While detecting female infertility can be easy, male infertility could be equivalent to finding a needle in the haystack. Moreover, as a society, we are more focused on a woman’s fertility without realising that a man could be responsible too.
Most Indian households aren’t ready to agree or understand that there could be something wrong with their son (because of Raja Beta syndrome). Thus, pushing/forcing a woman to check with a doctor.
Abnormal sperm function or production – This can happen due to genetic defects or sexually transmitted diseases like Chlamydia, gonorrhoea, HIV. Or even due to mumps, Varicocele (enlarged veins in the testes), undescended testicles. Each of these can affect the quality of sperms, time and again.
Issues with the delivery of a sperm – Sexual issues like premature ejaculation, genetic disorders such as cystic fibrosis. Damage or injury to the reproductive organs and structural abnormalities, main blockage in the testicle are also cause of the same.
Continuous exposure to environmental factors – Smoking, alcohol, drugs, anabolic steroids, medications for bacterial infections, depression, and high blood pressure can affect fertility. Exposure to pesticides, certain chemicals and radiations, and prolonged heat exposure (saunas/hot tubs) may raise body temperature and affect sperm production.
Damage caused due to cancer and its treatment – Radiation and chemotherapy treatment for cancer can severely affect sperm production on the whole.
The most common symptom of male infertility would be not being able to conceive. These symptoms may or may not be visible, some of them are hormonal issues, changes in hair growth and loss of sexual function.
There are some tests and ways to diagnose male infertility. Here are the tests used to determine male infertility hormone testing, semen analysis, genetic testing, imaging (MRI/Ultrasound), testicular biopsy. There are certain tests that can be done to diagnose male infertility.
These include hormone testing, semen analysis, genetic testing, imaging (MRI or Ultrasound), testicular biopsies. There are some other generalised tests including DNA testing of semen to determine infertility in men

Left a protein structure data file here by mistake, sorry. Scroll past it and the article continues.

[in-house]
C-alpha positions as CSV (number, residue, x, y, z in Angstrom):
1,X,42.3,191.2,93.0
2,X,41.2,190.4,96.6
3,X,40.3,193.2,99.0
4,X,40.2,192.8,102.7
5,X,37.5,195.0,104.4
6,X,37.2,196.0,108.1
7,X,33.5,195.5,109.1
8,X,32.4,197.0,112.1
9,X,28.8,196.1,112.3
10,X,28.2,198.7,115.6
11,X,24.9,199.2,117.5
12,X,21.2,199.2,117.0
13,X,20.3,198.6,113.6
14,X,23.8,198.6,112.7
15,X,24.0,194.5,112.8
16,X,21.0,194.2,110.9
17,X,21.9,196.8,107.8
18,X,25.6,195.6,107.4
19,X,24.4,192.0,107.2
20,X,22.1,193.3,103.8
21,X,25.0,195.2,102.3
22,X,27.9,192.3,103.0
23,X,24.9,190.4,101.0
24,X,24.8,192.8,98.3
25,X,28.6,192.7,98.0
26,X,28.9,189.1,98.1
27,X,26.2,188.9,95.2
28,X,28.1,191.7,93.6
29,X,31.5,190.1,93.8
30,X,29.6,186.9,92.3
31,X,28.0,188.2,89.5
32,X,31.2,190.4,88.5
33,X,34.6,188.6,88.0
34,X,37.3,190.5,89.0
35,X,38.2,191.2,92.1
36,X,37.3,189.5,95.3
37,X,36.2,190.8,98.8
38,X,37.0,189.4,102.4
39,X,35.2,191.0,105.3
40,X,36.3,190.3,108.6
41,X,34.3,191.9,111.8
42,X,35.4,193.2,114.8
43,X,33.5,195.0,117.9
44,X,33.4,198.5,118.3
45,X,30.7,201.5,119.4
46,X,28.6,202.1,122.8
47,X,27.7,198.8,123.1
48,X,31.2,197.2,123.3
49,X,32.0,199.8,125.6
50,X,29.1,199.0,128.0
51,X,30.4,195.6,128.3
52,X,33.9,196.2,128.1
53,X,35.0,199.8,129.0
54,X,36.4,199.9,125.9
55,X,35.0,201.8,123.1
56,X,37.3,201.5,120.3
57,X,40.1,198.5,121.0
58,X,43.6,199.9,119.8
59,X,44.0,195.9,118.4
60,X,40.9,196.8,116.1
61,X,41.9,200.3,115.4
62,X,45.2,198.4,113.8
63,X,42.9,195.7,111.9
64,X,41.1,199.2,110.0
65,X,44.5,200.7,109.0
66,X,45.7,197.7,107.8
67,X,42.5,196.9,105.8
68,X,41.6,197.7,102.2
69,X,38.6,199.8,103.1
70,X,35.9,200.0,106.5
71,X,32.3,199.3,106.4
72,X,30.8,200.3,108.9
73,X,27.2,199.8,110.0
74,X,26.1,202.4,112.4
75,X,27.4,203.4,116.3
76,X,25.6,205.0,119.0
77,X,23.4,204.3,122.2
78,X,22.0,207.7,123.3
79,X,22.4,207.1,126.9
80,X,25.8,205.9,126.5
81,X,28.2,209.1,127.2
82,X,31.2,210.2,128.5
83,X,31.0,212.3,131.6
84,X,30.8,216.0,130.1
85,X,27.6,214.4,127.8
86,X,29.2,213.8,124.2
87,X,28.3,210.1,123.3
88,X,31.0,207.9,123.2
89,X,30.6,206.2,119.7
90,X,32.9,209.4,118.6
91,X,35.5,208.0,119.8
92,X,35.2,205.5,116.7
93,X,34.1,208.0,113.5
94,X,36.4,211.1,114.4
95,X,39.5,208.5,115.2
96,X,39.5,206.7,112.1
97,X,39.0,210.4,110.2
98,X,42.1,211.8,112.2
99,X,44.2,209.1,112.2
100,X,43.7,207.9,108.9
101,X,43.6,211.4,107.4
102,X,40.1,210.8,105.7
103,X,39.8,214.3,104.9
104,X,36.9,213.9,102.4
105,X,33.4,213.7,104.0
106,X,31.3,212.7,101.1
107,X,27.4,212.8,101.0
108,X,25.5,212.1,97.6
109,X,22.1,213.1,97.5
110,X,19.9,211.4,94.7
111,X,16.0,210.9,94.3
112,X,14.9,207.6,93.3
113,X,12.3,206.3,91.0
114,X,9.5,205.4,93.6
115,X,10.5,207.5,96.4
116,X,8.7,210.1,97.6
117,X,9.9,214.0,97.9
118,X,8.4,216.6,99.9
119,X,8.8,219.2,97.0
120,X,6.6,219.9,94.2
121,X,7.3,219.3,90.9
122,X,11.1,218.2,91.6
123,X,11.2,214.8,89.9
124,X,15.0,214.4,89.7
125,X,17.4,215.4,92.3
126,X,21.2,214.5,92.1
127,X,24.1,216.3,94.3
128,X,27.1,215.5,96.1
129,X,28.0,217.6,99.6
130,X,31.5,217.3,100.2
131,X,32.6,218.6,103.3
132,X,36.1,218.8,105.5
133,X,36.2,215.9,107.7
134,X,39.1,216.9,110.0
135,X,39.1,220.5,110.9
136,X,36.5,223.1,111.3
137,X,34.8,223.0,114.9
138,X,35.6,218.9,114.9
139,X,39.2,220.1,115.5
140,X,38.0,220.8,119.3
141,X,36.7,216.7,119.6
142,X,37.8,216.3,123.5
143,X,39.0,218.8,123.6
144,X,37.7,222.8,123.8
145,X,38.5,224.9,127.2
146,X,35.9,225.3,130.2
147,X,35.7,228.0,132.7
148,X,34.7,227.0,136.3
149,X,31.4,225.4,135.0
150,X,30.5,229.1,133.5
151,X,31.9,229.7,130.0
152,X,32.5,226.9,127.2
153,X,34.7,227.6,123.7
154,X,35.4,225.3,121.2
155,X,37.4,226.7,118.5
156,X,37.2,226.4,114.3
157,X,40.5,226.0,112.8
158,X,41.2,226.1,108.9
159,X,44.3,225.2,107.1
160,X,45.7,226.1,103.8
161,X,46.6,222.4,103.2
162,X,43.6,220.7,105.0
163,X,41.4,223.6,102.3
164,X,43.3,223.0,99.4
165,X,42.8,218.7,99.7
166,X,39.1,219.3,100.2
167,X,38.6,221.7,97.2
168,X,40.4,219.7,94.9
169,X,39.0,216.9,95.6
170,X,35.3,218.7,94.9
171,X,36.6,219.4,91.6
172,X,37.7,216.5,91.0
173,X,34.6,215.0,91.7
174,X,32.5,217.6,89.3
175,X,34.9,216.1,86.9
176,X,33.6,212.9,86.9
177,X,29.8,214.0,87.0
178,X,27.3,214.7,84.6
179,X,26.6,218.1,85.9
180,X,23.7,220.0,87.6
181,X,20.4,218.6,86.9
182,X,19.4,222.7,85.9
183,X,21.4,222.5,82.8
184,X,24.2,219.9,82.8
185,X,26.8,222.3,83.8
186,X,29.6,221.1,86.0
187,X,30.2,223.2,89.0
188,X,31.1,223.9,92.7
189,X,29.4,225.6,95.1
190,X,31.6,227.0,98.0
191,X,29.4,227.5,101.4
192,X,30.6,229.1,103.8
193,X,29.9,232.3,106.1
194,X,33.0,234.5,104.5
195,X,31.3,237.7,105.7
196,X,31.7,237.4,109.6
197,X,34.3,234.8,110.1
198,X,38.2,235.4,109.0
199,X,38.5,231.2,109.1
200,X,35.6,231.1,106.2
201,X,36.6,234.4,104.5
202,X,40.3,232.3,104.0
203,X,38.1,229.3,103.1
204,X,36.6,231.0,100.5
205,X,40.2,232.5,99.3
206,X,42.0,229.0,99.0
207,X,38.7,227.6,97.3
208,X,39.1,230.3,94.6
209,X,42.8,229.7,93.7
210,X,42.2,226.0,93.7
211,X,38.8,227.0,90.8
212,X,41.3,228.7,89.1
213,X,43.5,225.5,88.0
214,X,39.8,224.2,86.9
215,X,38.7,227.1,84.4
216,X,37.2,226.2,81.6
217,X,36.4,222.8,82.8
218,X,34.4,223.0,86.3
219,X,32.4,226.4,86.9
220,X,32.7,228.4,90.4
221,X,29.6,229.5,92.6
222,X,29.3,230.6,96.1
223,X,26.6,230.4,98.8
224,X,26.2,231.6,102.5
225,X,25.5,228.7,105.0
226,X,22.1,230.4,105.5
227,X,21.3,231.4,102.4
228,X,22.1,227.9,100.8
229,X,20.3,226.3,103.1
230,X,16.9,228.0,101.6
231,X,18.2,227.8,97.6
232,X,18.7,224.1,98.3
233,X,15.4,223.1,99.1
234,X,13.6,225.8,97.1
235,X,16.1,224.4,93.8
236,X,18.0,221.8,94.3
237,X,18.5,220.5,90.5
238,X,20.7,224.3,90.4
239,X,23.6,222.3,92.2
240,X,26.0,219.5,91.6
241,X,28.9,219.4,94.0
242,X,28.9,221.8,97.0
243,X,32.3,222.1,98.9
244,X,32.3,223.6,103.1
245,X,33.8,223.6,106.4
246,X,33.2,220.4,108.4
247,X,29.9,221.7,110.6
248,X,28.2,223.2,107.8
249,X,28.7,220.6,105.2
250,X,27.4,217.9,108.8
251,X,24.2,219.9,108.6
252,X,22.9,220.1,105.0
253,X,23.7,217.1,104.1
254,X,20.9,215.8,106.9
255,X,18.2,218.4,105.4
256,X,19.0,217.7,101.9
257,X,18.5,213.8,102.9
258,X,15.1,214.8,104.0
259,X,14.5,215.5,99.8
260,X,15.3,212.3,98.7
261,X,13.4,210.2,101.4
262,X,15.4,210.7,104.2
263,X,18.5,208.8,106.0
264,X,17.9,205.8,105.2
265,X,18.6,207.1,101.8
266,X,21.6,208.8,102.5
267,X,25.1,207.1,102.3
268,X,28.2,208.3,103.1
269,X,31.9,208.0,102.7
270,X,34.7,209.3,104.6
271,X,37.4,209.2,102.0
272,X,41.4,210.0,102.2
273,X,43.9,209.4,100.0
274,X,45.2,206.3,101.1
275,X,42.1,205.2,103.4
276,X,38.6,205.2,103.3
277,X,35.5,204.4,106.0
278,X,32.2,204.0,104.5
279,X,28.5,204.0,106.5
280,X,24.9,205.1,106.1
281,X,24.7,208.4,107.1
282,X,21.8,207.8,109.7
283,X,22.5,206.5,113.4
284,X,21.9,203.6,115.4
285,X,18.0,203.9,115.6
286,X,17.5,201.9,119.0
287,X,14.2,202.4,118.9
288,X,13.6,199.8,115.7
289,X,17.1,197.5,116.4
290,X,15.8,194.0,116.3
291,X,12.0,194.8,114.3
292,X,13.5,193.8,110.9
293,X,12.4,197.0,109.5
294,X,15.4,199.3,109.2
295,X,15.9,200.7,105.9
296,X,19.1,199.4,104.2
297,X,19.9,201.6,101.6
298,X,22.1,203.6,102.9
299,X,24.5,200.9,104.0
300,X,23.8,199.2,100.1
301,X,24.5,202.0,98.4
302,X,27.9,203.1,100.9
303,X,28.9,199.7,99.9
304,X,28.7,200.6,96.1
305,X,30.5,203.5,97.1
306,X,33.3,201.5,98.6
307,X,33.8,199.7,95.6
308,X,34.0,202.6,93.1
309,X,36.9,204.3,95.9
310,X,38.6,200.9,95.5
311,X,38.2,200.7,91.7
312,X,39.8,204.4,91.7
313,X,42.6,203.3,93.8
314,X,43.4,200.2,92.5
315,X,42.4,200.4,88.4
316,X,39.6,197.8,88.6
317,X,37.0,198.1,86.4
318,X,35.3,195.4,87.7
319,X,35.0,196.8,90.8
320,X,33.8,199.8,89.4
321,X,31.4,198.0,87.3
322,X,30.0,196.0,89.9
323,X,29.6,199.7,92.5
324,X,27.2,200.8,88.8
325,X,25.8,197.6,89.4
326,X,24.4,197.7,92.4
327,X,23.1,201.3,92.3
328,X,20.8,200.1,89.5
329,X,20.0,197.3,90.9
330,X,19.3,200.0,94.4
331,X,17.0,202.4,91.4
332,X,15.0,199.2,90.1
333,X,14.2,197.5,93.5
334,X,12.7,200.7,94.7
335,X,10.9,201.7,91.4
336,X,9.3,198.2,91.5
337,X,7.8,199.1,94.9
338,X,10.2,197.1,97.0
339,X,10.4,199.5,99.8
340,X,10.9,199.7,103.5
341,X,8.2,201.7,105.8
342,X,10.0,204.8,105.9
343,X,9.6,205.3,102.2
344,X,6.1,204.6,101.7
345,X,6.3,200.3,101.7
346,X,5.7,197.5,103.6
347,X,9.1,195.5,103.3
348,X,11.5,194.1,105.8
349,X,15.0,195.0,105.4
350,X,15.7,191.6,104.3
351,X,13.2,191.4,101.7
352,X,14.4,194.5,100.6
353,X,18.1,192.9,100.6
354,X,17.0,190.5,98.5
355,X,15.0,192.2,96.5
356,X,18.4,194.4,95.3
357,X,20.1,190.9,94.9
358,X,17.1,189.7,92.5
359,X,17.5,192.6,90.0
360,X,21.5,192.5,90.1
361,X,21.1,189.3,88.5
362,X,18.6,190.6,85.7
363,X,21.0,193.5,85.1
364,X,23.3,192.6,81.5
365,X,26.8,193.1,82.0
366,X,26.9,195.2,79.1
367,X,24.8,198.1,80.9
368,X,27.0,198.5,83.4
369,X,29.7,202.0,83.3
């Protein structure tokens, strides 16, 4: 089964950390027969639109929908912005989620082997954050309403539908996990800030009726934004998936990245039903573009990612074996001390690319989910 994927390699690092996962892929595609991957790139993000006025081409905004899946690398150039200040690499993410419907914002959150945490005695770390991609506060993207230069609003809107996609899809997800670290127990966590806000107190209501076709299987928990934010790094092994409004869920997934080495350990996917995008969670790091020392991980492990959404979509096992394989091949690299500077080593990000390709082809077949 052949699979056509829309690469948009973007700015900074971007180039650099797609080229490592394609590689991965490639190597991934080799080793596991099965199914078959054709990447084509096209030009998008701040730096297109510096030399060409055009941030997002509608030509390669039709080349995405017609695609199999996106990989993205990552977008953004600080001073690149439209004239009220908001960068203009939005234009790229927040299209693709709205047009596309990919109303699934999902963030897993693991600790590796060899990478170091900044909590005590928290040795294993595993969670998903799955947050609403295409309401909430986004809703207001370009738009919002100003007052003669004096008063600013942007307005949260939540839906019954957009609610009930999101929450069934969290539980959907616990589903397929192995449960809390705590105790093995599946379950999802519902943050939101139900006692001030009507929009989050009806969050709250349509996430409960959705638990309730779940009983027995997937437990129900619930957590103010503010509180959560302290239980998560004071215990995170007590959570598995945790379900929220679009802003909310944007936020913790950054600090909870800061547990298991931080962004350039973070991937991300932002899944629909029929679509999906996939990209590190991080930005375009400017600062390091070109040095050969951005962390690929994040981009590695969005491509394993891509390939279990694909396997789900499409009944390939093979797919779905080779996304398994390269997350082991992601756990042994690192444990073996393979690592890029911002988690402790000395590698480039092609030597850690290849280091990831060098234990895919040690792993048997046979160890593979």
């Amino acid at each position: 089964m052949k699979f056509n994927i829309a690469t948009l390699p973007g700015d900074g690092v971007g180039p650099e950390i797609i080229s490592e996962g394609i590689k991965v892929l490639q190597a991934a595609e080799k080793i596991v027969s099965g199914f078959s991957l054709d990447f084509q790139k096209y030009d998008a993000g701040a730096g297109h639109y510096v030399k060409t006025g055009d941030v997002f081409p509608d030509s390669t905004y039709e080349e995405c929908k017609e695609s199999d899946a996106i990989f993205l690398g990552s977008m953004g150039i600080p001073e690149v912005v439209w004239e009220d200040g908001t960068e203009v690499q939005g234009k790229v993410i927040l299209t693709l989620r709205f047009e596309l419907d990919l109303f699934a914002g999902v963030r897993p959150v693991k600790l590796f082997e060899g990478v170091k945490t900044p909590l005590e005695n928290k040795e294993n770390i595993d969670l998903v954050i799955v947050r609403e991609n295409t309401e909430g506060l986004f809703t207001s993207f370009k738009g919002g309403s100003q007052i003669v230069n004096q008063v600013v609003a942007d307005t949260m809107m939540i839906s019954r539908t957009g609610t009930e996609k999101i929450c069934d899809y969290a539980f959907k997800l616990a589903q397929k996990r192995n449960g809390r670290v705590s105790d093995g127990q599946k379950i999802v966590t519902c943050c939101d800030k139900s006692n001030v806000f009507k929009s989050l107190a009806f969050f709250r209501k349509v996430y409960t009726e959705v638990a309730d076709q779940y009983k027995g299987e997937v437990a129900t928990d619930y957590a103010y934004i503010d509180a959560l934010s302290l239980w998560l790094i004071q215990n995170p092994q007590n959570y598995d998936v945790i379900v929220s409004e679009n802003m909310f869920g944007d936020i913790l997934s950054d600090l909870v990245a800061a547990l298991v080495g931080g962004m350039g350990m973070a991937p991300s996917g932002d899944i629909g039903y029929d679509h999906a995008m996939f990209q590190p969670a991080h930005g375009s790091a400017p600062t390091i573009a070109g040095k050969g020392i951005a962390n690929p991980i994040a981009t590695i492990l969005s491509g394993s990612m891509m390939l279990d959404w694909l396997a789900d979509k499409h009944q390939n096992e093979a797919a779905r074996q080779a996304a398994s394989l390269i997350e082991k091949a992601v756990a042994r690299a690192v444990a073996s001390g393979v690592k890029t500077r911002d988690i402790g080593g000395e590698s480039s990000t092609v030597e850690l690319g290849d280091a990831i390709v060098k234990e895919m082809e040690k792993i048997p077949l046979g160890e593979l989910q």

Ovulation disorders or issues – This happens due to disorders that affect the release of an egg. PCOS, Hyperprolactinemia (increased prolactin levels), Hyperthyroidism, Hypothyroidism, tumours. In fact, eating disorders may also lead to issues with ovulation.
Damage or blockage in fallopian tubes – Inflammation caused to the fallopian tubes due to Pelvic Inflammatory disorder. This may be caused by a sexually transmitted infection, endometriosis, or adhesions.
Uterine or cervical abnormalities – Conditions such as polyps, Uterine Fibroids, may lead to the blocking of the fallopian tubes. Moreover, abnormalities in the cervix or abnormal shape of the uterus may lead to infertility too.
Pelvic Adhesions – This is caused by disorders or conditions such as endometriosis, pelvic infection, and appendicitis, abdominal or pelvic surgery. A band of scar tissues is formed which bind organs and may cause infertility.
Endometriosis (Pseudo-lining) – A pseudo endometrial lining formed outside the uterus which may affect the ovaries, uterus, and fallopian tubes.
Cancer and its treatments – Radiation and chemotherapy can lead to infertility.
Ovarian insufficiency – This is when menstruation ends early (early menopause) and may be caused by genetic disorders such as Turner Syndrome or Carriers of Fragile X syndrome.
While there aren’t any obvious symptoms seen, there’s one symptom that may be observed – the irregularity or absence of periods
Here are some tests that can be done to determine infertility in women –
Though the structure of the treatment after the diagnosis of infertility might differ from person to person, there are thing you can do to prevent it. Here are some things you may want to follow to prevent infertility –
Remember, a woman is much more than just a womb on offer to carry babies!
In most cases, infertility is treatable, thanks to the advancement in science today. However, there is no reason a woman must be made to feel less if she cannot conceive or have a child of her own. It is time we changed our mindsets and spread awareness about infertility!
Picture credits: PregaNews’ new ad on YouTube
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A Nutritionist, Clinical Dietitian, Speaker, health/fitness blogger, online show host, menu planner, menstrual health,